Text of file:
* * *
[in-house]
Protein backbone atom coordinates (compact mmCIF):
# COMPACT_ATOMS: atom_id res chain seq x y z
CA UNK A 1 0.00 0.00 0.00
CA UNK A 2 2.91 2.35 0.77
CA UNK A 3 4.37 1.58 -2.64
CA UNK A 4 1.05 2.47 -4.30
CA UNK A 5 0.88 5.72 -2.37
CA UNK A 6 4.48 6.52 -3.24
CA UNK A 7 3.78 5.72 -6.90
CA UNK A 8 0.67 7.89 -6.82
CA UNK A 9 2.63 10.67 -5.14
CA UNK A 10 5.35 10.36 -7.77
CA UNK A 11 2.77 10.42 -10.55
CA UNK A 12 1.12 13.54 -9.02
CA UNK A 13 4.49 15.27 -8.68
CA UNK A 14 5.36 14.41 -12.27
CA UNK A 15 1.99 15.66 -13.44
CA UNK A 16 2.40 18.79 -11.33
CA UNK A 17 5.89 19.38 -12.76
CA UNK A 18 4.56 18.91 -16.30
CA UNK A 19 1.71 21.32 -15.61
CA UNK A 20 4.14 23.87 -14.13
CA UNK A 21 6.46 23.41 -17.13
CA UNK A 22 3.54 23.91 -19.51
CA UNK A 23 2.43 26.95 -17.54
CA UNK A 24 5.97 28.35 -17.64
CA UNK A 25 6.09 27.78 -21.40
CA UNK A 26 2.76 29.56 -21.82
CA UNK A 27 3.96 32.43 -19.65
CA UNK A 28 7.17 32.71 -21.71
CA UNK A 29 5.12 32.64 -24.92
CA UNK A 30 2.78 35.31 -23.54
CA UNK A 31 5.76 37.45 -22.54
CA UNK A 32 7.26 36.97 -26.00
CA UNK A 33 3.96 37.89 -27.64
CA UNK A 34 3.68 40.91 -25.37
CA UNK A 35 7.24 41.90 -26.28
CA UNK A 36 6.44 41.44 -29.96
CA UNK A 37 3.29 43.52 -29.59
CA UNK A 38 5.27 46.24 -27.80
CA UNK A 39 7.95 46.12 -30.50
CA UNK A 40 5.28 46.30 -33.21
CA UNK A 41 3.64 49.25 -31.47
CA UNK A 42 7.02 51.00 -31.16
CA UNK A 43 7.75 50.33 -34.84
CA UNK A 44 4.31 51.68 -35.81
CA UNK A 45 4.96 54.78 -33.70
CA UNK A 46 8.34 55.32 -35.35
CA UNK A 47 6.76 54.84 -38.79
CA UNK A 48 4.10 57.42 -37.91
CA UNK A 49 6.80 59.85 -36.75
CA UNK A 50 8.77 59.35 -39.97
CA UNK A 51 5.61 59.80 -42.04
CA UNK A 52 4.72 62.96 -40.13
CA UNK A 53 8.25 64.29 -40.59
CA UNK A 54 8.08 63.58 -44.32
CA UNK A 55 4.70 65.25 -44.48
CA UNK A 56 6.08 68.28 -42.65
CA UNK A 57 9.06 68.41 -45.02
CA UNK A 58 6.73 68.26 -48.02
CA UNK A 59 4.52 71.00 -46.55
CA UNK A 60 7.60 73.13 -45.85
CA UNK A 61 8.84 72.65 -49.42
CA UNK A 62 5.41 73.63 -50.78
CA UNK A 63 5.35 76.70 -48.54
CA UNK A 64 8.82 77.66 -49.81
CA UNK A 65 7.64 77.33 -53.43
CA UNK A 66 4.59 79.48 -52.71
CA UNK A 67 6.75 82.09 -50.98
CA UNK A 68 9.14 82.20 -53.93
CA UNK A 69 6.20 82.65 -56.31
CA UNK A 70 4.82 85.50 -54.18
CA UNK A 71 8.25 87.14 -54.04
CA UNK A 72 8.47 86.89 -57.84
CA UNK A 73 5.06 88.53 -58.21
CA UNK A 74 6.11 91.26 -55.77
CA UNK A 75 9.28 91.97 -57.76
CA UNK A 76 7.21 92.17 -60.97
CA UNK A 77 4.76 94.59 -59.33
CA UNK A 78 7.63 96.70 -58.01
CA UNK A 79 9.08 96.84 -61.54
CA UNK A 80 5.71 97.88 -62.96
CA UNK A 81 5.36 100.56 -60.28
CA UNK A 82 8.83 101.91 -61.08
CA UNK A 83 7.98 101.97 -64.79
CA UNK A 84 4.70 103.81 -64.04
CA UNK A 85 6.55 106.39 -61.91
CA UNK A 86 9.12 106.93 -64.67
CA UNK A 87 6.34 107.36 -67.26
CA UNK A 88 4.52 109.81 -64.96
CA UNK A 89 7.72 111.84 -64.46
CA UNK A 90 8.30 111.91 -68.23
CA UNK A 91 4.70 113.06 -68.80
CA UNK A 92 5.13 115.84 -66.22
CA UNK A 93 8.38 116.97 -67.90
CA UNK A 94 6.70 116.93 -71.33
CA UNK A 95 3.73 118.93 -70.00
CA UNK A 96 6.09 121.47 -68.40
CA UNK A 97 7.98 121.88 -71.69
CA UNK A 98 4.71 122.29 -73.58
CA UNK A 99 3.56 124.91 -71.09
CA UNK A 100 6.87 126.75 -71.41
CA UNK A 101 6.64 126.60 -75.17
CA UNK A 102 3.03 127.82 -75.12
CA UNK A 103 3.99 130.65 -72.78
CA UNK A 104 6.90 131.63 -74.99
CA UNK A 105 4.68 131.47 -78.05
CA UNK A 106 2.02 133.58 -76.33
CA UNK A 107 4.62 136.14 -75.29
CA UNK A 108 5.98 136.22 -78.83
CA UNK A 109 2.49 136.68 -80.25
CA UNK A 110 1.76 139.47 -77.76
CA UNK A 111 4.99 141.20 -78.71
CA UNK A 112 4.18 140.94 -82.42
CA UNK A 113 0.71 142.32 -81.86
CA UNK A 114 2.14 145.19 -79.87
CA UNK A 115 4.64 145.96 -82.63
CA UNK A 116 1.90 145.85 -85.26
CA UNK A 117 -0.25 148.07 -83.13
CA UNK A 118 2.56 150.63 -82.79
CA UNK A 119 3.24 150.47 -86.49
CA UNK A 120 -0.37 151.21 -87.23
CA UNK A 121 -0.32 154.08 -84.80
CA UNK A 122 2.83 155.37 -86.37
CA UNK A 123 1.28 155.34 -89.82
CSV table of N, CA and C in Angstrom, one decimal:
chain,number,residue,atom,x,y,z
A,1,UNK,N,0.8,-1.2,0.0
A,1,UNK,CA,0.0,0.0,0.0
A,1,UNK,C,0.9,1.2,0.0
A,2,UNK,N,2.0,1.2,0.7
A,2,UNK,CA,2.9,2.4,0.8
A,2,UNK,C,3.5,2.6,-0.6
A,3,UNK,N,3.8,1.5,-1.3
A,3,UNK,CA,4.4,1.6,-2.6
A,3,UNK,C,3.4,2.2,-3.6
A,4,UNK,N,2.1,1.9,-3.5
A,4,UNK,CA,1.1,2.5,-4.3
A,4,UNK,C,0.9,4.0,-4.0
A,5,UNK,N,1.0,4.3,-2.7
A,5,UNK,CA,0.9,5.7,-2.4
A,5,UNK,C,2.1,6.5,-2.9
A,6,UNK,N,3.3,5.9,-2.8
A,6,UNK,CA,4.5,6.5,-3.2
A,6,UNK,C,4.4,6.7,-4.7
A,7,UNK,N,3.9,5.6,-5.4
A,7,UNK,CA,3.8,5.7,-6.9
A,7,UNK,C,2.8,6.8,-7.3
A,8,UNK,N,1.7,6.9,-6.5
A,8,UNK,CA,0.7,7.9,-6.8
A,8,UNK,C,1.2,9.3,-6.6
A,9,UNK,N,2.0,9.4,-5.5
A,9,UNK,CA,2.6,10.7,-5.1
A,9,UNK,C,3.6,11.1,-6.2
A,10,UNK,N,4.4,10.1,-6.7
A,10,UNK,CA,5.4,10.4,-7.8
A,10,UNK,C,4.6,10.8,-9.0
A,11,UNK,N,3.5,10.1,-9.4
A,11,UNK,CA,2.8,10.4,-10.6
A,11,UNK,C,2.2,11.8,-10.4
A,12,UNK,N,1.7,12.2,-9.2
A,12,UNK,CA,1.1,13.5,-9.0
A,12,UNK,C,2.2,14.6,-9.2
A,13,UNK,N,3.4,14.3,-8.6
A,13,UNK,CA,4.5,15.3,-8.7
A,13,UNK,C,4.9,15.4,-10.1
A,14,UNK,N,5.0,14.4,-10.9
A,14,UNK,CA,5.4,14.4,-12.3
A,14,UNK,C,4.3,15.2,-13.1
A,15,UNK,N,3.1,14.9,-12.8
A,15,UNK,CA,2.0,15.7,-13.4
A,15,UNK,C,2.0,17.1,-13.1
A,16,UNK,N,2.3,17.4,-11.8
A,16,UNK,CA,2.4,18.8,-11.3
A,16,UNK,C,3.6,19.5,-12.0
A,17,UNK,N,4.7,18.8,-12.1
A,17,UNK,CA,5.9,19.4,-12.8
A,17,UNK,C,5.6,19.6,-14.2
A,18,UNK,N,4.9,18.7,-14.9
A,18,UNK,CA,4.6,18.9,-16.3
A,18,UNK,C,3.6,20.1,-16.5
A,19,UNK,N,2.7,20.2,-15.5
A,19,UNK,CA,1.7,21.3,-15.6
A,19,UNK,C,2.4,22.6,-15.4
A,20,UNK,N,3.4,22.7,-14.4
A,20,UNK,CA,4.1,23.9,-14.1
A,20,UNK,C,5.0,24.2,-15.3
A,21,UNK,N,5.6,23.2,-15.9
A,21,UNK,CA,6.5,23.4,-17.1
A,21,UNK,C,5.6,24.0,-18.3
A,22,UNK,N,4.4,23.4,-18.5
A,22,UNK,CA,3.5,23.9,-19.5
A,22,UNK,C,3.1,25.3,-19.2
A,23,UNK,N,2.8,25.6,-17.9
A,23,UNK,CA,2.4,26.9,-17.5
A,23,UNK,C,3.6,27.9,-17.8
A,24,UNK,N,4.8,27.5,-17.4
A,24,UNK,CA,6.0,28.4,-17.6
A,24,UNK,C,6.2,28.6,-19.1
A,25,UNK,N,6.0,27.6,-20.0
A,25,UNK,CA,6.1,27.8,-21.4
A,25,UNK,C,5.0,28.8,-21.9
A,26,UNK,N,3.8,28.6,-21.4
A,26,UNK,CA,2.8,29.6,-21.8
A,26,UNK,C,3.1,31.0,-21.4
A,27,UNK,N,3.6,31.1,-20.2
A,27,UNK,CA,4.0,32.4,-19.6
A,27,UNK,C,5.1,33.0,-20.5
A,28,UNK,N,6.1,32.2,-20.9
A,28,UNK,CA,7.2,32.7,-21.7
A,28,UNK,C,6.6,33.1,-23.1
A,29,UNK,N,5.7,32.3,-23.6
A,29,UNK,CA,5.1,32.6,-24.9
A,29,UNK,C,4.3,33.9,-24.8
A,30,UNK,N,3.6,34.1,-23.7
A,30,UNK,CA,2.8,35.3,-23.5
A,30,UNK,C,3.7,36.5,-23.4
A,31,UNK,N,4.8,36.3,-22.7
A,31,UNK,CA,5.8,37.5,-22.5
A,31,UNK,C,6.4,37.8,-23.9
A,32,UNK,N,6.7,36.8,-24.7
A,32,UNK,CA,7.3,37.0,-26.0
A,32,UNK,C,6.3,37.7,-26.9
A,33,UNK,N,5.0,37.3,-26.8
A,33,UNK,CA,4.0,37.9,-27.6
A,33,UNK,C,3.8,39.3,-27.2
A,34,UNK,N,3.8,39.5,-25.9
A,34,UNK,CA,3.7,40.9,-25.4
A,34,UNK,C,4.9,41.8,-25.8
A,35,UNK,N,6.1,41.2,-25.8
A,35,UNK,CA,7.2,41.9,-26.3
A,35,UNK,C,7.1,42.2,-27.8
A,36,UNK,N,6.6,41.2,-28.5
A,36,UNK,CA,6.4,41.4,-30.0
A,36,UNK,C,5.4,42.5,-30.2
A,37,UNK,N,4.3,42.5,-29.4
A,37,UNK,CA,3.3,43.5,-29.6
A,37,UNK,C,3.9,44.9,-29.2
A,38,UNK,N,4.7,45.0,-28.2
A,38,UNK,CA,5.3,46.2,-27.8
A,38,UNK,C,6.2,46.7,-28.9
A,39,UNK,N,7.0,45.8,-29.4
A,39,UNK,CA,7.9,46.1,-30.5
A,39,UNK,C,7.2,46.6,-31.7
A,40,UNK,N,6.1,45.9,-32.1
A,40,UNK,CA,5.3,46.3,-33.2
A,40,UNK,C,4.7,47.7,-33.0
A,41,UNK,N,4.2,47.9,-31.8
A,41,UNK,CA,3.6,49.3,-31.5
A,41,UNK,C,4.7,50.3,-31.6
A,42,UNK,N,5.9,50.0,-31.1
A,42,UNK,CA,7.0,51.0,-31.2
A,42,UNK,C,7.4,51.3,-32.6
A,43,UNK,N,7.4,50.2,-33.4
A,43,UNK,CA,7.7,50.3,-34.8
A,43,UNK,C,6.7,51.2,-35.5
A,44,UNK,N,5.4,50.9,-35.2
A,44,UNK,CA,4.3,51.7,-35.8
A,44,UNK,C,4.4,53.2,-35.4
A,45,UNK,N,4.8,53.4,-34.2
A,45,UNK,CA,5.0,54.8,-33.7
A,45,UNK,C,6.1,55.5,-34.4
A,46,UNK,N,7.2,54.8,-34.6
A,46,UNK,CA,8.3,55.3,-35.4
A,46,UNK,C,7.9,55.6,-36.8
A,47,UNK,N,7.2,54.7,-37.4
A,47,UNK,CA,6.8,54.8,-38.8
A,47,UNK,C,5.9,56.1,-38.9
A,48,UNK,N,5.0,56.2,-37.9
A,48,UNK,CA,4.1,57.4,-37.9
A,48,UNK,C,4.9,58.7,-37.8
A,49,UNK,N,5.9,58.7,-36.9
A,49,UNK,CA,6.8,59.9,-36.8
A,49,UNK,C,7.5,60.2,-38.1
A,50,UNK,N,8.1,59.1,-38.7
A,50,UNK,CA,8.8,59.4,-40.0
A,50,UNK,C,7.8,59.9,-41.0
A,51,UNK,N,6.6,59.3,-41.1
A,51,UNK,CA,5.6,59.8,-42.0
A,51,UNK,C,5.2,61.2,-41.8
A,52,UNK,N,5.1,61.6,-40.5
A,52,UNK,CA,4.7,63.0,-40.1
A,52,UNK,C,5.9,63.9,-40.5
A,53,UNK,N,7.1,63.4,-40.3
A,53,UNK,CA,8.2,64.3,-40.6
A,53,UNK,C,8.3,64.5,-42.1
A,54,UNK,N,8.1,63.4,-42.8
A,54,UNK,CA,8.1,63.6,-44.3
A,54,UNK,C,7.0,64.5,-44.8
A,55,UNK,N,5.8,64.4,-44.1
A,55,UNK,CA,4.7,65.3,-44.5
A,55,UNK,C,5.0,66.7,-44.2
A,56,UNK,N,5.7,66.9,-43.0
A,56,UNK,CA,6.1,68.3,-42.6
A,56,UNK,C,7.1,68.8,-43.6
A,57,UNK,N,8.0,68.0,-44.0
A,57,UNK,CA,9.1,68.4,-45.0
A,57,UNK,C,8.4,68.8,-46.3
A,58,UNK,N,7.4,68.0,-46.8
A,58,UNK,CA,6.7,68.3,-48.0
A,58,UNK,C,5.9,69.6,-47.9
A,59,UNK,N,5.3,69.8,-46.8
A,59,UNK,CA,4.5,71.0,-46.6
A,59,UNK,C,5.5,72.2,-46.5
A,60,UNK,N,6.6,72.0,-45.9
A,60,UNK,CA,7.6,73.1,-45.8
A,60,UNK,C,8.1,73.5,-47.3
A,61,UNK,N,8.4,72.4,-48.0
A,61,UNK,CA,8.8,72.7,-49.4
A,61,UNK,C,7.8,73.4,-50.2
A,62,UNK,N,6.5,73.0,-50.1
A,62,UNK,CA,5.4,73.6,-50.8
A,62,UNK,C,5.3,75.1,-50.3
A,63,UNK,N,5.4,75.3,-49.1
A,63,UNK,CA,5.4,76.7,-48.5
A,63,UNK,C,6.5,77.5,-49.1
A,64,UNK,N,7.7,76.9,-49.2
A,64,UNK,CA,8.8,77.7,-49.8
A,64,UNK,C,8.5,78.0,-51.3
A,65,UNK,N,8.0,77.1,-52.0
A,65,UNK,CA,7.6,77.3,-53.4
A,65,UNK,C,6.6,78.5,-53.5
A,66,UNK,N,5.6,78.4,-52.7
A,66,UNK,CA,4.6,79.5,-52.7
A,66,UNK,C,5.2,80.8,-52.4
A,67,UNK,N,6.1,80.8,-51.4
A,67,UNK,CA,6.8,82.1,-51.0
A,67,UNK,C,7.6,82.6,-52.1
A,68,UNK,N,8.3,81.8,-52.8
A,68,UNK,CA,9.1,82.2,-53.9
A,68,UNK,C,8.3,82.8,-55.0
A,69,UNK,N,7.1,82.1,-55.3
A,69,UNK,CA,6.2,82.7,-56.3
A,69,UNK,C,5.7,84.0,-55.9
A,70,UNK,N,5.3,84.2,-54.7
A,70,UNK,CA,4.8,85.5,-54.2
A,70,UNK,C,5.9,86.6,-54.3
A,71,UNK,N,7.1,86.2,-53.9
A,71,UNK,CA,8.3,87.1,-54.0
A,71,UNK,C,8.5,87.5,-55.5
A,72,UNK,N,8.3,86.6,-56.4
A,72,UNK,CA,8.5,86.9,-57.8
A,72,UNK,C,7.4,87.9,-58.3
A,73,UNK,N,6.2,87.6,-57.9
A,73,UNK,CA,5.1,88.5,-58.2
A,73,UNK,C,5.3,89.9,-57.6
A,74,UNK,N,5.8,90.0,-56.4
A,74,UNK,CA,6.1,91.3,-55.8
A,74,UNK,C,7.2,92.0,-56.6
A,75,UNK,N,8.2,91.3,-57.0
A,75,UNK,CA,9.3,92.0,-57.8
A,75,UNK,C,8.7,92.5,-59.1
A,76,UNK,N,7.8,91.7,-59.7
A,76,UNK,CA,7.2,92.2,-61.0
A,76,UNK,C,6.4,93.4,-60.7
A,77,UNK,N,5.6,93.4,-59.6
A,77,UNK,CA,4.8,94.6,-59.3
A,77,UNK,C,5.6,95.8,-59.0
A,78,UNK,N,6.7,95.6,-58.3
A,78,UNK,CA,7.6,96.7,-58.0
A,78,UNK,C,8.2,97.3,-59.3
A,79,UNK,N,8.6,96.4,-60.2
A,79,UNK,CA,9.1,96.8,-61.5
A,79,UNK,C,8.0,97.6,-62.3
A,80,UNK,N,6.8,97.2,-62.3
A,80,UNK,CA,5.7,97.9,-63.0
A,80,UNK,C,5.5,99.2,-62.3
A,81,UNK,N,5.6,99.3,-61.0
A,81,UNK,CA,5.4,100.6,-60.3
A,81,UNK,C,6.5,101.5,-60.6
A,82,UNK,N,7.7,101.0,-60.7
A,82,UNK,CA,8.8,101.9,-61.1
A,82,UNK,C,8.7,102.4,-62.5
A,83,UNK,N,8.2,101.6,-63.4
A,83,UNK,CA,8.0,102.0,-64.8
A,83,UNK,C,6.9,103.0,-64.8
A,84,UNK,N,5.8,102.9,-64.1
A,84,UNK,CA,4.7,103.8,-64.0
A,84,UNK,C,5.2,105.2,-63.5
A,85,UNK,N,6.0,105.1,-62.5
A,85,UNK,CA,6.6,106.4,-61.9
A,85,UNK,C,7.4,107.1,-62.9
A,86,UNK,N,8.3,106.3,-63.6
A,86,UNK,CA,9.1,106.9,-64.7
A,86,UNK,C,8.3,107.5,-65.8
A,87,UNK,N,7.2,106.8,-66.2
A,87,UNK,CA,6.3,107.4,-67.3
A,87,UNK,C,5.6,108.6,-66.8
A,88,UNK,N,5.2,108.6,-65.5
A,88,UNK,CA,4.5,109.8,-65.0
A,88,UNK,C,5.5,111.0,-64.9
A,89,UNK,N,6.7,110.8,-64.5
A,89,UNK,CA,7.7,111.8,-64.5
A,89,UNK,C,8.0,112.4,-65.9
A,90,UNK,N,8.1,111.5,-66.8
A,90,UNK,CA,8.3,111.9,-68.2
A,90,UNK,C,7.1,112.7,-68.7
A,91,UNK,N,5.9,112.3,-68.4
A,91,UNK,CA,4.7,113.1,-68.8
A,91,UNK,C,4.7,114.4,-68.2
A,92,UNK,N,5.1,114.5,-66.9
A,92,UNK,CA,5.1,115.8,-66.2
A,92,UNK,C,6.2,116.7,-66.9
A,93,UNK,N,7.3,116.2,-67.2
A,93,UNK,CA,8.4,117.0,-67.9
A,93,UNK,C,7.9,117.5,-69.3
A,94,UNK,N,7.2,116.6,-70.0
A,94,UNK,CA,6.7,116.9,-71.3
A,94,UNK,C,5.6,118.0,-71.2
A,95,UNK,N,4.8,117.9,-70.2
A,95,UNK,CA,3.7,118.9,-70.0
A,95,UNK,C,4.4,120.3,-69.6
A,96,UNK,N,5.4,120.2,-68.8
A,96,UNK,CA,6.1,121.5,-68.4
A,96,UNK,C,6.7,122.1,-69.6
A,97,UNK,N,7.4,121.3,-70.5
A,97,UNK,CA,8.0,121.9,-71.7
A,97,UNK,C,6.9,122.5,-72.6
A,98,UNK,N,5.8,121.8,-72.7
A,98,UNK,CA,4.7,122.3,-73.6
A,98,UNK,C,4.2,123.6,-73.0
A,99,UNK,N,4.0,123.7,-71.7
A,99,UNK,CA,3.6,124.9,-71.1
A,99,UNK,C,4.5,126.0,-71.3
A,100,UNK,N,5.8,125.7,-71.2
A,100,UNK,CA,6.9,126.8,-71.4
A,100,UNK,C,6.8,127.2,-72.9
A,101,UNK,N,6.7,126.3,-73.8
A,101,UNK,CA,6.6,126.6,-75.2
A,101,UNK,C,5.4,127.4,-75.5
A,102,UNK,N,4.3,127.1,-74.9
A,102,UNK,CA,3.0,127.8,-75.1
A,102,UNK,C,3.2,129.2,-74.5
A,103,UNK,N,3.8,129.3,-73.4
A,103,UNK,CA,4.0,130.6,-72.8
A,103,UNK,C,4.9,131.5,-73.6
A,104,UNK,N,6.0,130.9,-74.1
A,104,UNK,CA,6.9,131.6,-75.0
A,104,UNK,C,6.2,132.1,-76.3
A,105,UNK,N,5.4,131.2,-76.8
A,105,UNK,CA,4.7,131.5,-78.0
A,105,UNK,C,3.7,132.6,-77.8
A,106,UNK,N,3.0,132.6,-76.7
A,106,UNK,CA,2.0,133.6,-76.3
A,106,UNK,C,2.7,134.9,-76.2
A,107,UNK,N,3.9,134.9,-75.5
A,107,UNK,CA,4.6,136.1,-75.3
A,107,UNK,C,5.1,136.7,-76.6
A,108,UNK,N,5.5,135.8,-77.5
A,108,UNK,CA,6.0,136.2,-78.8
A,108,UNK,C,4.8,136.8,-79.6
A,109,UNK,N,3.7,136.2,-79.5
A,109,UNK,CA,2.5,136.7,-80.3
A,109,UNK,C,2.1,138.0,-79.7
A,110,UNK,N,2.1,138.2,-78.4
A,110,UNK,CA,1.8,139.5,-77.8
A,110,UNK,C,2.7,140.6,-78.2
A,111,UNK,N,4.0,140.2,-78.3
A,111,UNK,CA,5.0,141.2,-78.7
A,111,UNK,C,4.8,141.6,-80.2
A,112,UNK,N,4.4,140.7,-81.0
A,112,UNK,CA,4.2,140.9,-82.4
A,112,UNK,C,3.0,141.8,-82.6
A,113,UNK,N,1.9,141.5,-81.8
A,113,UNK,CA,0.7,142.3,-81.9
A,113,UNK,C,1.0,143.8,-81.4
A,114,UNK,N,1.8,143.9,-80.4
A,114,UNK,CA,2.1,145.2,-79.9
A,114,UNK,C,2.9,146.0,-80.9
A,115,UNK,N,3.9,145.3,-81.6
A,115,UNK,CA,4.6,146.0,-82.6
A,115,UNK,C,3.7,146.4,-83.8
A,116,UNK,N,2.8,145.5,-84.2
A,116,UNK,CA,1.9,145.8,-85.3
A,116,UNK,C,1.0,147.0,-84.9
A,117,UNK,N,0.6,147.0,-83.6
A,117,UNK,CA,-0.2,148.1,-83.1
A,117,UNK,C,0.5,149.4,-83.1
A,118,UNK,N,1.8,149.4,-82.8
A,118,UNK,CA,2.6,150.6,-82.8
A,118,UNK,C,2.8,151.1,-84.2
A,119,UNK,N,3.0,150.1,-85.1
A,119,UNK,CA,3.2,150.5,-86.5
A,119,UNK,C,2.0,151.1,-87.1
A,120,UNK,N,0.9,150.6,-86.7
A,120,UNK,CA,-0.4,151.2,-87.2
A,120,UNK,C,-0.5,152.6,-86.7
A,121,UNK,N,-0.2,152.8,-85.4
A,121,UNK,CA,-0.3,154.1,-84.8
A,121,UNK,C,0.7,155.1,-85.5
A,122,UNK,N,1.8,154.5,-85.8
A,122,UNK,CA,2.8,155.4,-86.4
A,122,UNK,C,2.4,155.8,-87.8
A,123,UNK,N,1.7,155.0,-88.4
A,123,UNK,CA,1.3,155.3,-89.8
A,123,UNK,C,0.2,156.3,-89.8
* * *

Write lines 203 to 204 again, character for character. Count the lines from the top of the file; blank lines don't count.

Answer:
A,25,UNK,C,5.0,28.8,-21.9
A,26,UNK,N,3.8,28.6,-21.4